Ruiz, G., Turner, T., Nelson, E., Sparks, L., and Langland, J. (2017). Development of resistance to antimicrobial botanicals. Journal of Evolution and Health: Vol. 2: Iss. 2, Article 3. https://doi.org/10.15310/2334-3591.1065
Nelson, E., Kozin, A., Ruiz, G., Turner, T. and Langland, J.O (2016). Quality control of botanical tinctures: Endogenous bacterial flora present in botanical extractions. J. Alt. Comp and Integrative Med. 2: 012 DOI: 10.24966/ACIM-7562/100012 .
Ruiz, G., Nelson, E., Kozin, A., Turner, T., Waters, R., and Langland, J.O. (2016). A lack of bioactive predictability for marker compounds commonly used for herbal medicine preparation. Plos One 11(7):e0159857
Denzler, K., Huynh T., Jacobs, B., and Langland, J. (2016). Melissa officinalis extract inhibits herpes simplex virus I glycoprotein B interaction with heparin sulfate. Herbal Medicine: Open Access Vol 2, No 2:12.
Denzler, K., Moore, J., Harrington, H., Waters, R., White, S., Morrill, K., and Langland, J. (2016). Characterization of the physiological response following in vivo administration Astragalus membranaceus. Evid. Based Comp. Alt. Med. Vol 2016,6861078. doi: 10.1155/2016/6861078
Ferreira, V., Dickerson. W., Farr, D., Barraza, M., Banker, R., Dutton, J., Cervigni, M., Willhauck, M., Tifre, L., Mayman, S., Stone, S., Bushman, S., Hull, G., Morgan, R., Hoover, T., Mittman, A., Sparks, L., Smithers, J., Miles, D., Calvert, D., and Langland, J.O. (2016). Characterization of the effect of botanical tinctures and oils on the growth and differentiation of Candida albicans. Herbal Medicine: Open Access Vol 2, No 2:14.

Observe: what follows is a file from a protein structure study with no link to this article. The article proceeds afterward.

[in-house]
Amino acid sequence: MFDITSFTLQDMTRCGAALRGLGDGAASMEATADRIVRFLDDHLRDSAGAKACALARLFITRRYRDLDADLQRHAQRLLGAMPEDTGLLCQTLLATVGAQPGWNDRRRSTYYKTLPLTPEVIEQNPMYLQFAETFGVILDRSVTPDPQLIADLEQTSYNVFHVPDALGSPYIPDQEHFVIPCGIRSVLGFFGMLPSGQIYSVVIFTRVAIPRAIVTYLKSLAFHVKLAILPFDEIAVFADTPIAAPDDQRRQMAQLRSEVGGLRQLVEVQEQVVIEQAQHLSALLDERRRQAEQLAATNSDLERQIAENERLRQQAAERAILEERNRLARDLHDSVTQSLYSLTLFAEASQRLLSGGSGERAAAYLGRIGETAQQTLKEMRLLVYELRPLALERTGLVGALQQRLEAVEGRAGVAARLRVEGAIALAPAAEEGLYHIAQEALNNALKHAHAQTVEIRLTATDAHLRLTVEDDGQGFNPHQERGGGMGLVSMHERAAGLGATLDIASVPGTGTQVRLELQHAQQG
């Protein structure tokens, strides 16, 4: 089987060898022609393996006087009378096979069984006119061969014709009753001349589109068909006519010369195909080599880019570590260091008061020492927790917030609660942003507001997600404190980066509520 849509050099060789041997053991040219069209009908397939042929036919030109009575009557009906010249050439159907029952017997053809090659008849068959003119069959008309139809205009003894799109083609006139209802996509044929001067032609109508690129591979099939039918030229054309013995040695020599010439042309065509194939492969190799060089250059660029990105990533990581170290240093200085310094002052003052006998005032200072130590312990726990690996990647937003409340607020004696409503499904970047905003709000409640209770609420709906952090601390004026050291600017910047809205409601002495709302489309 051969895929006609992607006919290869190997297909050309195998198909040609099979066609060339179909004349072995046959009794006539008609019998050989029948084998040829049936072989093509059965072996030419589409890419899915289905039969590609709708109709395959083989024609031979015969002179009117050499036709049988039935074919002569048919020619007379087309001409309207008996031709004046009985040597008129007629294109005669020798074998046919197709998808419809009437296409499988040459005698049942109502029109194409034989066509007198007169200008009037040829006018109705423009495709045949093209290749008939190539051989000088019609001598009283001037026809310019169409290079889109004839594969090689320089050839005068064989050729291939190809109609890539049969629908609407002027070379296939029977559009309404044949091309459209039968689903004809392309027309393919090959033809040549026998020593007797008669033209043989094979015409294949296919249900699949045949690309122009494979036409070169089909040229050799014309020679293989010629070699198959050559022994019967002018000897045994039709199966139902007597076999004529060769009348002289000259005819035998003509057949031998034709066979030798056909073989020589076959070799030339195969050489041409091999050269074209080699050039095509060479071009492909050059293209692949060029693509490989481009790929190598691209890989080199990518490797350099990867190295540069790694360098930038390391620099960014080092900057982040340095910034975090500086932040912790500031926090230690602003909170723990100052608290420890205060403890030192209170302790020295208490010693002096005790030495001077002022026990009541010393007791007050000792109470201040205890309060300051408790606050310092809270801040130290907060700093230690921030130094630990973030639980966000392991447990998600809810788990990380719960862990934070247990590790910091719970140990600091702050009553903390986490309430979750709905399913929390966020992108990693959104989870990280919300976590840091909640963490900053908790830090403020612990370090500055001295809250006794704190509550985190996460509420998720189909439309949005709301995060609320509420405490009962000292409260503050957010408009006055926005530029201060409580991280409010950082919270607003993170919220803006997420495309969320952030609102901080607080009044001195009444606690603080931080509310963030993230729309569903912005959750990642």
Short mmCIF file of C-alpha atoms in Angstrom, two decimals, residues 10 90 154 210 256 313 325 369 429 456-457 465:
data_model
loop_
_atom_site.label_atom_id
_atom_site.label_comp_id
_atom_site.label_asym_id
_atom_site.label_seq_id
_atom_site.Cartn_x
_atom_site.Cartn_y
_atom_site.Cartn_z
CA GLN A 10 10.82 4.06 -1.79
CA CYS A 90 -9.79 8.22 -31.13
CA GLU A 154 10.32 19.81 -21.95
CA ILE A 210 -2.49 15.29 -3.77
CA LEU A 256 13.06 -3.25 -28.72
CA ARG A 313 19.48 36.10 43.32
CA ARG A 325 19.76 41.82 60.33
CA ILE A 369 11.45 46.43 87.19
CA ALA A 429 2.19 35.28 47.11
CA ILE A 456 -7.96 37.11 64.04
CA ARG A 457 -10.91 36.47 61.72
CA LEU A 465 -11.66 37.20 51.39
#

Ferreira, V., Ruiz, G., Jacobs, B.L., Denzler, K., Waters, R., Chamberlain, R., Proefrock, K.J., and Langland, J.O. (2016). Treatment of Verruca Vulgaris (common warts) with a synergistic botanical blend: case report. Nat. Doc. News and Review (May, 2016).
Snowden, R., Jeane, L., Morrill, K., Garrity, J., Orian, M., Lopez, E., Rezaie, S., Hassberger, K., Familoni, D., Harrington, H., Moore, J., Virdee, K., Albornoz-Sanchez, L., Walker, M., Cavins, J., Russell, T., Guse, E., Reker, M., Tschudy, O., Wolf, J., True, T., Ukaegbu, O., Ahaghotu, E., Jones, A., Rochon, Y., Waters, R., and Langland, J. (2014). Comparative anti-Staphylococcus aureus activity of commonly used botanical extracts. J. Alt. Medicine 20:375-382.
Morrill, K., May, K., Leek, D., Langland, N., Jeane, L., Ventura, J., Skubisz, C., Scherer, S., Lopez, E., Crocker, E., Peters, R., Oertle, J., Nguyen, K., Just, S., Phair, M., Humphrey, M., Payne, D., Jacobs, B., Waters, R, Langland, J. (2012 Sep 27). Spectrum of Antimicrobial Activity Associated with Colloidal Silver. J. Alt. Medicine 19: 224-231.
Arndt, W., Mitnik, C., Denzler, K.L., Waters, R.F., Jacobs, B.L., Rochon, Y., and Langland, J.O. (2012). Rediscovery of a 19th century cure for smallpox. PLOS ONE 7(3):e32610. Epub 2012 Mar 9.